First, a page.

D-3 is an uncompressed composite digital video videocassette format by Panasonic. It was launched in the early 1990s to compete with D-2. It uses a half-inch tape and stores a composite video signal with eight bits.
Sizes are: Small (L: 7.1" x H: 4.6"), Medium (L: 9.1" x H: 5.7"), Large (L:12.4" x 7.4")
Video SD Formats
Video HD Formats
We support the full range of BetaCam Family. From Analog BetaCam, BetaCam SP, BetaCam SX, Digital Betacam to IMX.
We support all DVCPro formats. DVCPro Standard has a yellow top lid while DVCPro 50 a blue. If you need HD (red), please see the Tab "HD Tape Formats".
We support all DV / DVCam formats. This includes DV and MiniDV. For HDV, please see the HD Formats.
The VHS family support includes S-VHS as well as VHS-C.
We offer support for Hi-Band (BVU) and Lo-Band U-matics.
We support BetaMax format. If you have BetaMax recordings for Hi End Audio, please contact us directly.
8mm Video Family
We support 8mm video tape formats for Analogue 8mm (Video8), Hi8 and Digital8.
We support XDCam format for SD. HD is support in the HD format package (please see the Tab "HD Tape Formats").
1in B/C Format
The MemnonBOX supports 1inch B format (Bosch) and 1inch C format (Ampex, Sony).
If you have D2 format, both are supported by the MemnonBOX for Special Tape formats.
If you have D5 format, they are supported by the MemnonBOX for Special Tape formats.
The HDCam format was a popular HD format based on the BetaCam design. For the highest quality HDCam SR version, please contact us.
DVCPro HD was the HD version of DVCPro with 100 Mbps. However, the digital format did not store true HD and was downsampled on the horizontal resolution during recording.
HDV is based on DV format and has heavily compressed MPEG2 8-bit 4.2.0 recording.
XDCam HD stored MPEG based video files in 8-bit with color sampling in 4:2:0 or 4:2:2.
1/4in Open Reel
The gold standard until the 1990's. Speeds generally vary from 2.38 cm/s to 76.2 cm/s. Please let us know in the order notes the speed of the recording.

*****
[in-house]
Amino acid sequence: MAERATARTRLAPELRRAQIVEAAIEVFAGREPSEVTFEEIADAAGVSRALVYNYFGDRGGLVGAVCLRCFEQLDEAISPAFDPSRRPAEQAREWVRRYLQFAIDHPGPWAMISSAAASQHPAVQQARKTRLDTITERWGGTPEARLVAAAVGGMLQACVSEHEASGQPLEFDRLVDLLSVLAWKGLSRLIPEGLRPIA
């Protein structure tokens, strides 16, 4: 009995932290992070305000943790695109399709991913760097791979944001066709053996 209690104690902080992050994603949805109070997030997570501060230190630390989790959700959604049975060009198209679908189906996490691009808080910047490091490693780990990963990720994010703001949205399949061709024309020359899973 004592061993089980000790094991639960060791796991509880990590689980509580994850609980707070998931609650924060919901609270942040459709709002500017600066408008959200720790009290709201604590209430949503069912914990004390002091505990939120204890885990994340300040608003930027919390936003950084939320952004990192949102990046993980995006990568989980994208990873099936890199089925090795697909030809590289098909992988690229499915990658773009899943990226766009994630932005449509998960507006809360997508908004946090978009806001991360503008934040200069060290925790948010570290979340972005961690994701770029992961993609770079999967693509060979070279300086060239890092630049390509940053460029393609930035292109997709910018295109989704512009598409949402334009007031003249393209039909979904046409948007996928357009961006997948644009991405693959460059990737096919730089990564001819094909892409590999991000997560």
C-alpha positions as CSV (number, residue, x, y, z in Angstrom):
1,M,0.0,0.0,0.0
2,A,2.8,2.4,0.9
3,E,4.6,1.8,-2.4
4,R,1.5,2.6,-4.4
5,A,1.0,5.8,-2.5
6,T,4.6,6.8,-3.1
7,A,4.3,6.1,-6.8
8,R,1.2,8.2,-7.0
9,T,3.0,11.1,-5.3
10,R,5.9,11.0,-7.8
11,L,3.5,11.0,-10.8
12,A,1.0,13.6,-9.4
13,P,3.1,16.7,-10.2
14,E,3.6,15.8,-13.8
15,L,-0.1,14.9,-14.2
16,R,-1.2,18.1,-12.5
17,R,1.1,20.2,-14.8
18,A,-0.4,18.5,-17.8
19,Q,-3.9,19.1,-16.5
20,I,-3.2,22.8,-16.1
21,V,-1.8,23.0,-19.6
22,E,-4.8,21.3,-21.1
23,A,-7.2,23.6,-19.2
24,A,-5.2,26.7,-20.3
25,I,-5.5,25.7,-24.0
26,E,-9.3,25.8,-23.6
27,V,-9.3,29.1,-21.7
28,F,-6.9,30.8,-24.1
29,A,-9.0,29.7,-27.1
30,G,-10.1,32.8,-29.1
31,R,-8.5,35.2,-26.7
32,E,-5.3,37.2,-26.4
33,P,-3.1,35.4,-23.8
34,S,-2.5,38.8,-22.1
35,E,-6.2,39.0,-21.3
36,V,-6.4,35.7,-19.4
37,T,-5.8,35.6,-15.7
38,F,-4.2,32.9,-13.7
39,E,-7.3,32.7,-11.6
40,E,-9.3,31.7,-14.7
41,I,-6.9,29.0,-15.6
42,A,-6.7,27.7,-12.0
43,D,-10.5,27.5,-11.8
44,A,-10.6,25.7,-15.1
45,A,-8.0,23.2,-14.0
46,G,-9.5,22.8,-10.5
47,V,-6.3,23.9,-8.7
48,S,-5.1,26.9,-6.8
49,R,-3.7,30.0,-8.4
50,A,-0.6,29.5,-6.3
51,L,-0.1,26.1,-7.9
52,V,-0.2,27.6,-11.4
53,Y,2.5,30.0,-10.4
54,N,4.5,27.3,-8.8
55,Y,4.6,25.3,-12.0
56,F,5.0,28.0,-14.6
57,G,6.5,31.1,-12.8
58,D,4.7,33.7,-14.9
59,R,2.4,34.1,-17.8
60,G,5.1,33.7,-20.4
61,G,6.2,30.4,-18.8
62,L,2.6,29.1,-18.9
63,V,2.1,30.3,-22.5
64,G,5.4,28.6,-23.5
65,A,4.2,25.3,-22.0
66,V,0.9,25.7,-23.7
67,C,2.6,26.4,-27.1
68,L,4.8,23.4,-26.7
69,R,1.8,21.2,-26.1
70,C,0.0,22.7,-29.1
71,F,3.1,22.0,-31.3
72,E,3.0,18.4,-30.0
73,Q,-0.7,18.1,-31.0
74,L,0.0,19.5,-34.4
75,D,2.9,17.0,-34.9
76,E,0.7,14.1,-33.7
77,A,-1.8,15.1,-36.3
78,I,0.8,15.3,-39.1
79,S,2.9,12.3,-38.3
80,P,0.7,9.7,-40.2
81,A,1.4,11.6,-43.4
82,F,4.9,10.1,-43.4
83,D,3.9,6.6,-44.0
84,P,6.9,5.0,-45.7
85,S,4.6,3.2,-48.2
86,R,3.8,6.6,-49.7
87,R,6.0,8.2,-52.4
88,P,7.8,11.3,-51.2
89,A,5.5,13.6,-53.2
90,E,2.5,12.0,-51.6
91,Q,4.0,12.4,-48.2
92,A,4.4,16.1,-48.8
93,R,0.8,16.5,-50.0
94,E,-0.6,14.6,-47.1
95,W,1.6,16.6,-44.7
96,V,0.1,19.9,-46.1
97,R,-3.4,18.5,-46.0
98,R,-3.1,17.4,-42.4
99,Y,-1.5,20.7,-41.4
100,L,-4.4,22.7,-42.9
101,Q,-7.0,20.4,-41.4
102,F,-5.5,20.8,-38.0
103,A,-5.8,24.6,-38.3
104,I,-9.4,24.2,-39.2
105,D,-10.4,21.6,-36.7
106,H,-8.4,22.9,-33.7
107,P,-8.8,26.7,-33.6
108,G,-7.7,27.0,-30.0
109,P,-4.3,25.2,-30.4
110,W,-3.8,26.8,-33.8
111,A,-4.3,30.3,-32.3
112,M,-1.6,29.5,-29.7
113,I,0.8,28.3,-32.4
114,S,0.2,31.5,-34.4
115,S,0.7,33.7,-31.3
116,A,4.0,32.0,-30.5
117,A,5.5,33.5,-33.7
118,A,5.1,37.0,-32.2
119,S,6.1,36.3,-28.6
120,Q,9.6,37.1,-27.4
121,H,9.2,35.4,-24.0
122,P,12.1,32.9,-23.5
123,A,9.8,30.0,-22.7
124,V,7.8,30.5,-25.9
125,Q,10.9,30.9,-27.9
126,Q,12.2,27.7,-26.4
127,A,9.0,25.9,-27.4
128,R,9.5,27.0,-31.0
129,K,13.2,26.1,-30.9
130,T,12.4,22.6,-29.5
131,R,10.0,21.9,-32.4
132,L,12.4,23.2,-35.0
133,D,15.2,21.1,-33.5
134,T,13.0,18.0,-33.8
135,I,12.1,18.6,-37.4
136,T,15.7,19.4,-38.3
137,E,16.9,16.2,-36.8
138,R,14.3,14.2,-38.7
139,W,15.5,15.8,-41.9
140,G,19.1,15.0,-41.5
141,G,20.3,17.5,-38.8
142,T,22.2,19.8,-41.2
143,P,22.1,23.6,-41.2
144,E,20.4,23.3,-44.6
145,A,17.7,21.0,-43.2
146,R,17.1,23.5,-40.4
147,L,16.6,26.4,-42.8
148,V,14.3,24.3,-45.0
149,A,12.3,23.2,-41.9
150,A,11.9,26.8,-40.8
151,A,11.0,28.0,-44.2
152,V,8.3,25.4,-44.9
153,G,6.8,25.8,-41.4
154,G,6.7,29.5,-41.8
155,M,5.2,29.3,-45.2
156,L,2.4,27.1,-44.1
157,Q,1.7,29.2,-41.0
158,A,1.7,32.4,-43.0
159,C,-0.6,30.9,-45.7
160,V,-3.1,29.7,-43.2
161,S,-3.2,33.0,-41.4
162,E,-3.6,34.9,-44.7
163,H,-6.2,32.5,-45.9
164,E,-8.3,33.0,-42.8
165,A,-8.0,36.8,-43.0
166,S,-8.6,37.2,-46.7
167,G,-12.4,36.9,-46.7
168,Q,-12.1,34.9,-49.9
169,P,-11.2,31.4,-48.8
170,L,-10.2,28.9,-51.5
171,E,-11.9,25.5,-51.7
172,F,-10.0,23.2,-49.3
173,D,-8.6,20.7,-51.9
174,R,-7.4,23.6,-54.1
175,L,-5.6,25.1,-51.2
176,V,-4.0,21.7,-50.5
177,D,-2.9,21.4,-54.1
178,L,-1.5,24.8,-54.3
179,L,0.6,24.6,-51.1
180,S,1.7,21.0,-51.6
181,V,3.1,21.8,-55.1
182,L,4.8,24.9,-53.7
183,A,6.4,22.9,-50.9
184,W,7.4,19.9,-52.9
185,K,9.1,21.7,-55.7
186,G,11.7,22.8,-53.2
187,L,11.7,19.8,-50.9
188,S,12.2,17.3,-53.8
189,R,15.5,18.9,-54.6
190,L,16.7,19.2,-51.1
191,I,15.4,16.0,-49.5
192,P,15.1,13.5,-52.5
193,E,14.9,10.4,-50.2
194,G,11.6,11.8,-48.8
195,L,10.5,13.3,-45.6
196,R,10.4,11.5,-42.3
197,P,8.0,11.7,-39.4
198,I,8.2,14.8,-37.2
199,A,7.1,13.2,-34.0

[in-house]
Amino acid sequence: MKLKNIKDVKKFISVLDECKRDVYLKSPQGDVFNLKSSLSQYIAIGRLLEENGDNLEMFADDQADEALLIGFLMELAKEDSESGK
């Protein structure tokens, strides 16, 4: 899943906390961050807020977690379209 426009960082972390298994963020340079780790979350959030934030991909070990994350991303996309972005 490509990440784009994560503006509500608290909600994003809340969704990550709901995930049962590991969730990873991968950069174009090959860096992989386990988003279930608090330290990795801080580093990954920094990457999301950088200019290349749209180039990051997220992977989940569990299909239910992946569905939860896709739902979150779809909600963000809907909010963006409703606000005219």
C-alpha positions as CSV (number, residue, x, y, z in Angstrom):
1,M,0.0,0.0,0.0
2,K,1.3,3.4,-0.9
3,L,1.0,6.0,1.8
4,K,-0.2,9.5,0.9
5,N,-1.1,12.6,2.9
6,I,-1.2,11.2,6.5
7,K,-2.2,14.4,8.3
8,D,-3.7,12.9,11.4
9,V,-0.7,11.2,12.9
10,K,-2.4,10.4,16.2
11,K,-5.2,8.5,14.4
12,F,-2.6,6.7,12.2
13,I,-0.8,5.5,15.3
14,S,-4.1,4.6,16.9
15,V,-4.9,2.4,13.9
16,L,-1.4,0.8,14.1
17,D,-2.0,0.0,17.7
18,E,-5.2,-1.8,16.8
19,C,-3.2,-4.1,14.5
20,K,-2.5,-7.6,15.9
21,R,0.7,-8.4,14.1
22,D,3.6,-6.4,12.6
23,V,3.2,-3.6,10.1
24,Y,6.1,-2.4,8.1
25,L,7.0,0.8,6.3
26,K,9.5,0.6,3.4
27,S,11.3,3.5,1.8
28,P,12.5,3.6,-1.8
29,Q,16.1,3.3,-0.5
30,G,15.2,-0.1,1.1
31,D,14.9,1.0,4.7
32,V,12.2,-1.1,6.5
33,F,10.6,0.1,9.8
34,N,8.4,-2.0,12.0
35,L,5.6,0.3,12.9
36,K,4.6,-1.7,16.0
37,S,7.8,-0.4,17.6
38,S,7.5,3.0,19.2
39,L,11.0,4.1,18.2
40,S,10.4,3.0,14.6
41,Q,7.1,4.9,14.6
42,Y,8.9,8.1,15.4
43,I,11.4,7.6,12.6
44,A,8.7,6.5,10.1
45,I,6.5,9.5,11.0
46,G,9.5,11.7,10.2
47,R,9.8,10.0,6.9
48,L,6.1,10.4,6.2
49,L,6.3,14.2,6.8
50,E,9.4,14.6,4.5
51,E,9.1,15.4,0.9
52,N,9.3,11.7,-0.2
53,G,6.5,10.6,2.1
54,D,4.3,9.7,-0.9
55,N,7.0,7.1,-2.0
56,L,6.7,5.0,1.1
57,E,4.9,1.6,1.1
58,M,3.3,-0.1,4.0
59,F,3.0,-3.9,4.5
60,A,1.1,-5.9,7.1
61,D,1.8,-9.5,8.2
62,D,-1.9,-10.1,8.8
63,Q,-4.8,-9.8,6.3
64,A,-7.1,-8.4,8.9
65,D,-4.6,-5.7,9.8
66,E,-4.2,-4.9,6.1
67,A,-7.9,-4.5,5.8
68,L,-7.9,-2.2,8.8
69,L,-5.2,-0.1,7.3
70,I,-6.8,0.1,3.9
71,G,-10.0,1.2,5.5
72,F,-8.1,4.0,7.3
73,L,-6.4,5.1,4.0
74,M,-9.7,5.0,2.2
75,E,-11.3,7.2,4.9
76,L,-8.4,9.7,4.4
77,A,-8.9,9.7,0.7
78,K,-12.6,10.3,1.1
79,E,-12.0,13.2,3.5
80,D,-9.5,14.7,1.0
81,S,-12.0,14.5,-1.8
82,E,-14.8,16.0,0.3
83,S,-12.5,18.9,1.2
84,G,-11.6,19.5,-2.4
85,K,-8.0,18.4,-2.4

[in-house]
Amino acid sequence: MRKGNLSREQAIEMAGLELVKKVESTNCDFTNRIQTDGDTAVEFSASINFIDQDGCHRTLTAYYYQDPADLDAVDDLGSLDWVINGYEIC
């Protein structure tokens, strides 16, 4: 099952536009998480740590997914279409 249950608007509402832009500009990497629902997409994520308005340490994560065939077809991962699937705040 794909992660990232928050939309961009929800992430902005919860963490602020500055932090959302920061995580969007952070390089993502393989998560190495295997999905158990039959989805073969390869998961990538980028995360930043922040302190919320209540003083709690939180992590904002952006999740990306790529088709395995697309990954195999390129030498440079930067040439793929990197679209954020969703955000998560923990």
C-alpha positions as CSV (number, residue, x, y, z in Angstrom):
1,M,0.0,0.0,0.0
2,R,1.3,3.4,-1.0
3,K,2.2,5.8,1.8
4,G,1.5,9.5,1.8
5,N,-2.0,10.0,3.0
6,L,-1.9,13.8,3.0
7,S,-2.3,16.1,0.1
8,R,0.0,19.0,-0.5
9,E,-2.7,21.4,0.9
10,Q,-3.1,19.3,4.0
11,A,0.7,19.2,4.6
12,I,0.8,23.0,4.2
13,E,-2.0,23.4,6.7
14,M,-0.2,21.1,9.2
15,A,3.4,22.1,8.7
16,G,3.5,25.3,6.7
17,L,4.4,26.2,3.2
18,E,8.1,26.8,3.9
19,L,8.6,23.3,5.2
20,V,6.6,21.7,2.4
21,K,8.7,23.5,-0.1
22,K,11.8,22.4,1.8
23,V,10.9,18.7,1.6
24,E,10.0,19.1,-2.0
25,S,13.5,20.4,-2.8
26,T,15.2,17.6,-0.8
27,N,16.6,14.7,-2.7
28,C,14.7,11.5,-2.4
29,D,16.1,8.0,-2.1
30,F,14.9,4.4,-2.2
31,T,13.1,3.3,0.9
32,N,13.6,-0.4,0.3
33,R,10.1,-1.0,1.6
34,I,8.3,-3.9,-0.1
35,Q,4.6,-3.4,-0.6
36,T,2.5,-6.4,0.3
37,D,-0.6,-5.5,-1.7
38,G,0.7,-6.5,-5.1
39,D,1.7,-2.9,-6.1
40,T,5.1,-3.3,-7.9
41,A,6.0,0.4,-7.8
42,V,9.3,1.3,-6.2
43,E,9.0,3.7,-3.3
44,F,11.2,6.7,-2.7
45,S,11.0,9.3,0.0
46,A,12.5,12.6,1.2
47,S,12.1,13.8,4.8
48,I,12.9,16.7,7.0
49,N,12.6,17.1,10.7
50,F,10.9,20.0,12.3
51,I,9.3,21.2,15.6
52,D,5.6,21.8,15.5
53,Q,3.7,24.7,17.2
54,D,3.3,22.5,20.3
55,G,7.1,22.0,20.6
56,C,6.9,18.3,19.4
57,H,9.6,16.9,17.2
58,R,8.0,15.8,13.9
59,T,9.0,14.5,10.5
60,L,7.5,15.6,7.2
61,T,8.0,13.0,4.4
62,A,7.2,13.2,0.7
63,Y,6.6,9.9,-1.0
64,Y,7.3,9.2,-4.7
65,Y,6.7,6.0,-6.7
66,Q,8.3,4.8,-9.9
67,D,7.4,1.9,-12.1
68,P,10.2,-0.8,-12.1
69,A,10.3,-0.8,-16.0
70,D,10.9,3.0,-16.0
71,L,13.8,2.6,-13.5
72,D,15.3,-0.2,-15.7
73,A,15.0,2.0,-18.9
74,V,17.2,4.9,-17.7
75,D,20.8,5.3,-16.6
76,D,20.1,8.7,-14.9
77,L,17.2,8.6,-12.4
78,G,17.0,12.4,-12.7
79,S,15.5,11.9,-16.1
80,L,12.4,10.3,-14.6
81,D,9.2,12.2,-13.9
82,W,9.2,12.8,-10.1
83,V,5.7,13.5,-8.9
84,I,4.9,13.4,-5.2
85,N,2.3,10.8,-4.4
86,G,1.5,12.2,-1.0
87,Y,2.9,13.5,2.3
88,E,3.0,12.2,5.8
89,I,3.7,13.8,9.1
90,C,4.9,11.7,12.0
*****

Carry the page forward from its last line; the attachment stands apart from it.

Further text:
DAT was one of the first mainstream digital recording tape formats. Recording was on 32 kHz at 12 bits, and 32 kHz, 44.1 kHz or 48 kHz at 16 bits
The Audio compact cassette format was the mainstream format in consumer and even professional environments for decades.
Microcassettes was the main formats for dictation systems and some answering machines.
8mm/Super 8mm Film
Originally developed by Eastman Kodak at the start of the 1930s, the 8mm was widely used in the amateur recording market before video tape camcorders entered the market.
16mm film was and often still is popular with many amateur film makers and even professionals. Originally, it was introduced as the cheaper alternative to the expensive 35mm film.
35mm is the dominant film standard in the motion pictures industry. It dates back to the work of Thomas Edison.
Other Film Services
Film is a difficult format which requires in many cases custom assessment and adapted offers. If you need splicing, repair, cleaning etc. and other film services, please contact us for a quote.
Digital Format and Delivery Options
We deliver in most production formats from ProRes over MPEG2 to DNxHD as well as options for low resolution Proxy files. Many of our archival clients also require preservation formats in lossless long term preservation formats. You can chose the right format options for your needs when you order. If you do not find the right format, please contact us and we will try to offer an options or suitable alternative.
The digital master files can be delivered on Flash Drive/HDD, LTO or into Cloud storage buckets (AWS and Azrue supported). Please remember that file sizes can be significant. Click the button below to find more about formats and delivery.